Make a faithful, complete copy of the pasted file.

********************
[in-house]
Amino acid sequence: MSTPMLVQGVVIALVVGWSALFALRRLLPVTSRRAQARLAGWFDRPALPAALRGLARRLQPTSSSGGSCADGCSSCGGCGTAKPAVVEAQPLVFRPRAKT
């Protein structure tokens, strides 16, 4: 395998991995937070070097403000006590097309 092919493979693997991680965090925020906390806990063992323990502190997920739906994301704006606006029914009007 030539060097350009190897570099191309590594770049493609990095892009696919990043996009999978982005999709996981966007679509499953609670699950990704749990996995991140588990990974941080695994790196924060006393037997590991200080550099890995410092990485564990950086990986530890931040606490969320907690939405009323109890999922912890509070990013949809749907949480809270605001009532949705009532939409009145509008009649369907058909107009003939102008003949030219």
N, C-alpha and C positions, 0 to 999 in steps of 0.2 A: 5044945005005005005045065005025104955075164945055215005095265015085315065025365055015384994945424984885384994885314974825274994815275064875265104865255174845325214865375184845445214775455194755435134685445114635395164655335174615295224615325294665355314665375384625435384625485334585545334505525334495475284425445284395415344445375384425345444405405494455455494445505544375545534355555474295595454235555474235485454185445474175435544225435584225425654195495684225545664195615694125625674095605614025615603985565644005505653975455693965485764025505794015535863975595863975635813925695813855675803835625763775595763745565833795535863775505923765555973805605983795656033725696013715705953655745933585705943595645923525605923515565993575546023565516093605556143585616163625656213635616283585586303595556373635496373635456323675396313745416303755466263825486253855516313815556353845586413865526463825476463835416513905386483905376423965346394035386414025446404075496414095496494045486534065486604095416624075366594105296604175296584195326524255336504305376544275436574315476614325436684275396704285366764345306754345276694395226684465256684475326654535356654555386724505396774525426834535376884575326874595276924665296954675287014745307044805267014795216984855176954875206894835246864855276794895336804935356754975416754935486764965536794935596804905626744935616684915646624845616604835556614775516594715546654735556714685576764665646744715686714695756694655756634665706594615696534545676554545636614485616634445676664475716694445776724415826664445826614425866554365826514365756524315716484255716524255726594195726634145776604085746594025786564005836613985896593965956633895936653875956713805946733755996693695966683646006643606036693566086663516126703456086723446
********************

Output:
[in-house]
Amino acid sequence: MSTPMLVQGVVIALVVGWSALFALRRLLPVTSRRAQARLAGWFDRPALPAALRGLARRLQPTSSSGGSCADGCSSCGGCGTAKPAVVEAQPLVFRPRAKT
């Protein structure tokens, strides 16, 4: 395998991995937070070097403000006590097309 092919493979693997991680965090925020906390806990063992323990502190997920739906994301704006606006029914009007 030539060097350009190897570099191309590594770049493609990095892009696919990043996009999978982005999709996981966007679509499953609670699950990704749990996995991140588990990974941080695994790196924060006393037997590991200080550099890995410092990485564990950086990986530890931040606490969320907690939405009323109890999922912890509070990013949809749907949480809270605001009532949705009532939409009145509008009649369907058909107009003939102008003949030219």
N, C-alpha and C positions, 0 to 999 in steps of 0.2 A: 5044945005005005005045065005025104955075164945055215005095265015085315065025365055015384994945424984885384994885314974825274994815275064875265104865255174845325214865375184845445214775455194755435134685445114635395164655335174615295224615325294665355314665375384625435384625485334585545334505525334495475284425445284395415344445375384425345444405405494455455494445505544375545534355555474295595454235555474235485454185445474175435544225435584225425654195495684225545664195615694125625674095605614025615603985565644005505653975455693965485764025505794015535863975595863975635813925695813855675803835625763775595763745565833795535863775505923765555973805605983795656033725696013715705953655745933585705943595645923525605923515565993575546023565516093605556143585616163625656213635616283585586303595556373635496373635456323675396313745416303755466263825486253855516313815556353845586413865526463825476463835416513905386483905376423965346394035386414025446404075496414095496494045486534065486604095416624075366594105296604175296584195326524255336504305376544275436574315476614325436684275396704285366764345306754345276694395226684465256684475326654535356654555386724505396774525426834535376884575326874595276924665296954675287014745307044805267014795216984855176954875206894835246864855276794895336804935356754975416754935486764965536794935596804905626744935616684915646624845616604835556614775516594715546654735556714685576764665646744715686714695756694655756634665706594615696534545676554545636614485616634445676664475716694445776724415826664445826614425866554365826514365756524315716484255716524255726594195726634145776604085746594025786564005836613985896593965956633895936653875956713805946733755996693695966683646006643606036693566086663516126703456086723446